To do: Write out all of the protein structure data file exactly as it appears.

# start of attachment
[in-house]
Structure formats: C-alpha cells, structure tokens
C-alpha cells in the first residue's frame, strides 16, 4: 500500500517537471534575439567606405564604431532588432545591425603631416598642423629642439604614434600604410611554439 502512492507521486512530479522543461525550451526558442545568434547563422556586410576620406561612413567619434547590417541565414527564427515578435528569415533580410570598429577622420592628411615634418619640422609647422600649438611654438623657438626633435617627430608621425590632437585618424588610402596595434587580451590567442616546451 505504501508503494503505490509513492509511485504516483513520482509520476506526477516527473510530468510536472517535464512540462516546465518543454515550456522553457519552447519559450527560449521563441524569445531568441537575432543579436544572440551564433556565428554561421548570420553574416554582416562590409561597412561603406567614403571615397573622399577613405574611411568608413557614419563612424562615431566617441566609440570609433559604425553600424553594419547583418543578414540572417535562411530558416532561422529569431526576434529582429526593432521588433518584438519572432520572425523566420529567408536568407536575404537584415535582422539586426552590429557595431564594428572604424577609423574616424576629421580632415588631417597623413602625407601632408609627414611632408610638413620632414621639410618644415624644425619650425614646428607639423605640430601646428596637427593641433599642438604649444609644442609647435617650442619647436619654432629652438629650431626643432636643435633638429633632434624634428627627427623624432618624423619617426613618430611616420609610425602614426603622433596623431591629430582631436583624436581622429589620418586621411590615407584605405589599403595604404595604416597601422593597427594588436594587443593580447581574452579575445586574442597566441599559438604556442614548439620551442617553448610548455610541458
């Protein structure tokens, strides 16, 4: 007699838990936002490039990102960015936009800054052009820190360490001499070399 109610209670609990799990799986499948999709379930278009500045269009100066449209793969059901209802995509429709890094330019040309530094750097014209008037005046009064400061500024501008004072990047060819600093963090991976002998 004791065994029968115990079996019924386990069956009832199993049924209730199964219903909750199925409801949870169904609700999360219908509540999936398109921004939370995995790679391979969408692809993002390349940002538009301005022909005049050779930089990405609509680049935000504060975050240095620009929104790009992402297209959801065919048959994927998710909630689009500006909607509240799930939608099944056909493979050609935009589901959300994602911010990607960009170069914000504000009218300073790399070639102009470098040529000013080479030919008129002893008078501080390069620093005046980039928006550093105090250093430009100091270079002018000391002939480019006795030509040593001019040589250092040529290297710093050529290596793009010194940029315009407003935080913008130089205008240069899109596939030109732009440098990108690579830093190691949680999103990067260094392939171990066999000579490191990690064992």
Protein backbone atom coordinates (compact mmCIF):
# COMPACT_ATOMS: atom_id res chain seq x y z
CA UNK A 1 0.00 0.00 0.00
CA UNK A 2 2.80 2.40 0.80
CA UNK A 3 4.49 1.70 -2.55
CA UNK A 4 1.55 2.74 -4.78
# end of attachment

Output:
[in-house]
Structure formats: C-alpha cells, structure tokens
C-alpha cells in the first residue's frame, strides 16, 4: 500500500517537471534575439567606405564604431532588432545591425603631416598642423629642439604614434600604410611554439 502512492507521486512530479522543461525550451526558442545568434547563422556586410576620406561612413567619434547590417541565414527564427515578435528569415533580410570598429577622420592628411615634418619640422609647422600649438611654438623657438626633435617627430608621425590632437585618424588610402596595434587580451590567442616546451 505504501508503494503505490509513492509511485504516483513520482509520476506526477516527473510530468510536472517535464512540462516546465518543454515550456522553457519552447519559450527560449521563441524569445531568441537575432543579436544572440551564433556565428554561421548570420553574416554582416562590409561597412561603406567614403571615397573622399577613405574611411568608413557614419563612424562615431566617441566609440570609433559604425553600424553594419547583418543578414540572417535562411530558416532561422529569431526576434529582429526593432521588433518584438519572432520572425523566420529567408536568407536575404537584415535582422539586426552590429557595431564594428572604424577609423574616424576629421580632415588631417597623413602625407601632408609627414611632408610638413620632414621639410618644415624644425619650425614646428607639423605640430601646428596637427593641433599642438604649444609644442609647435617650442619647436619654432629652438629650431626643432636643435633638429633632434624634428627627427623624432618624423619617426613618430611616420609610425602614426603622433596623431591629430582631436583624436581622429589620418586621411590615407584605405589599403595604404595604416597601422593597427594588436594587443593580447581574452579575445586574442597566441599559438604556442614548439620551442617553448610548455610541458
């Protein structure tokens, strides 16, 4: 007699838990936002490039990102960015936009800054052009820190360490001499070399 109610209670609990799990799986499948999709379930278009500045269009100066449209793969059901209802995509429709890094330019040309530094750097014209008037005046009064400061500024501008004072990047060819600093963090991976002998 004791065994029968115990079996019924386990069956009832199993049924209730199964219903909750199925409801949870169904609700999360219908509540999936398109921004939370995995790679391979969408692809993002390349940002538009301005022909005049050779930089990405609509680049935000504060975050240095620009929104790009992402297209959801065919048959994927998710909630689009500006909607509240799930939608099944056909493979050609935009589901959300994602911010990607960009170069914000504000009218300073790399070639102009470098040529000013080479030919008129002893008078501080390069620093005046980039928006550093105090250093430009100091270079002018000391002939480019006795030509040593001019040589250092040529290297710093050529290596793009010194940029315009407003935080913008130089205008240069899109596939030109732009440098990108690579830093190691949680999103990067260094392939171990066999000579490191990690064992």
Protein backbone atom coordinates (compact mmCIF):
# COMPACT_ATOMS: atom_id res chain seq x y z
CA UNK A 1 0.00 0.00 0.00
CA UNK A 2 2.80 2.40 0.80
CA UNK A 3 4.49 1.70 -2.55
CA UNK A 4 1.55 2.74 -4.78